Jake and Jo Scott-Gardner, aka South of Home, capture the beautiful nights of New Zealand in fascinating photographs. This couple of astrophotographers, based in Queenstown, spent the winter photographing the sky, capturing the Milky Way, shooting stars, meteors, auroras australis and thousands of stars. You can discover all their photos on their Facebook page.
We Spent Winter In New Zealand Photographing The Incredible Night Sky
We are Jake and Jo – astrophotographers based in Queenstown, NZ who spent this last Winter photographing the night sky in some of New Zealand’s most beautiful locations. We are passionate about shooting the stars and often stay out till dawn in freezing temperatures to make the most of a clear night.
On our adventures we have managed to capture meteors, the Aurora Australis, zodiacal light, air glow, satellites, shooting stars and of course the milky way. We are constantly trying to find new locations and planning our next adventure – we never thought that we could become obsessed with chasing the stars!
~ Jake Scott-Gardner
And you should read stories behind the every photo.
The Aurora Australis in all it’s glory. Last night was the first night we saw the Southern Lights and what an unforgettable experience it was. These lights have a habit of disappearing just as quickly as they appear but last night the bands of light seemed to dance across the sky for hours.
The majestic Milford Sound! When you see this place in person you understand why they call it the eighth wonder of the world! This photo was taken near sandfly point and you can probably guess where the name comes from. There is nothing better than watching the first light of the day wash over the imposing Mitre Peak! The best way to see the sound is by boat so hop on a cruise with Real Journeys and prepare to be amazed!
Moonrise over the Richardson Range! This shot was actually unplanned. We had just finished a delicious lunch at the amazing Kinloch Lodge and headed down the road to catch the sunset by Lake Wakatipu. That’s when we saw the moon slowly rising to our right just as the last light of the day was washing over the peaks. We quickly ran into position and managed to get this shot just before the light disappeared. Sometimes the best moments are the one’s you don’t plan for!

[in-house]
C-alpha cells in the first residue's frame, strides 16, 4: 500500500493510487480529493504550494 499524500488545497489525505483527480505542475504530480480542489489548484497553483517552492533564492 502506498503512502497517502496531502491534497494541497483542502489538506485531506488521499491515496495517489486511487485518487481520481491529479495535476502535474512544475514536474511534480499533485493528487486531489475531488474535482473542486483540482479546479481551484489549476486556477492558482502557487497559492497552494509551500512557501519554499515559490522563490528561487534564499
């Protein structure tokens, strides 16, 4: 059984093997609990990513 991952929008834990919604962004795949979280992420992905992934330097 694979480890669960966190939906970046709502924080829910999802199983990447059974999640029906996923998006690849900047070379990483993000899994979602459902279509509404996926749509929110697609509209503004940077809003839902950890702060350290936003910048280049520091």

Milky Way in the Matukituki Valley. There are a lot of back country roads throughout NZ that lead to some pretty breathtaking places and this road into the Mt. Aspiring National Park is one of our favourites! This photo is a shout out to the Queenstown Lakes District Council who maintain our back country roads so we can access NZ’s most amazing locations all year round. Keep it up guys! P.s thanks for parking the grader in perfect position, right under the milky way!
Star trails at Moke Lake! We setup and waited in the cold for a few hours to be able to put this together, totally worth it in the end! We had a lot of delays because our lens kept freezing, definitely not a problem we ever encountered back home in Australia. This is over 100 shots at 30 sec and f2.8, ISO 3200 @ 14mm.
Glenorchy Jetty! We have been wanting to shoot here for a while and we finally got the right conditions the other night to get this selfie of both of us. Getting to see places like this is exactly why we moved to New Zealand back in March and it was the best decision we ever made. This photo perfectly represents the journey we have had together since we decided to pack up our lives and move overseas. We had to take a risk and step into the unknown …and we haven’t looked back.
Milky Way from Coronet Peak! This was taken when we had that last burst of aurora activity at a little after 5 am, you can make out a very faint glow on the southern horizon if you look closely. We saw this pretty cool little rock while we were walking around and thought it would make for a nice composition with the Milky Way about to set in the West. It was pretty awkward to sit on so Jake is sitting at a strange angle haha. 10 shot panorama, 30 secs, ISO 8000, f/2.8 @14mm.
Throwback to our road trip around New Zealand! This was taken at the awesome Purakaunui falls in the Catlins. Can’t tell you how many times we slipped on the rocks trying to get into this position but it was worth it for the this view of the falls. We loved our time in the Catlins, it was a really rugged and wild place with some pretty amazing scenes and wildlife. We definitely want to head back and explore more of the area. This was 1 frame @35mm, f/16 for 90 seconds using the little stopper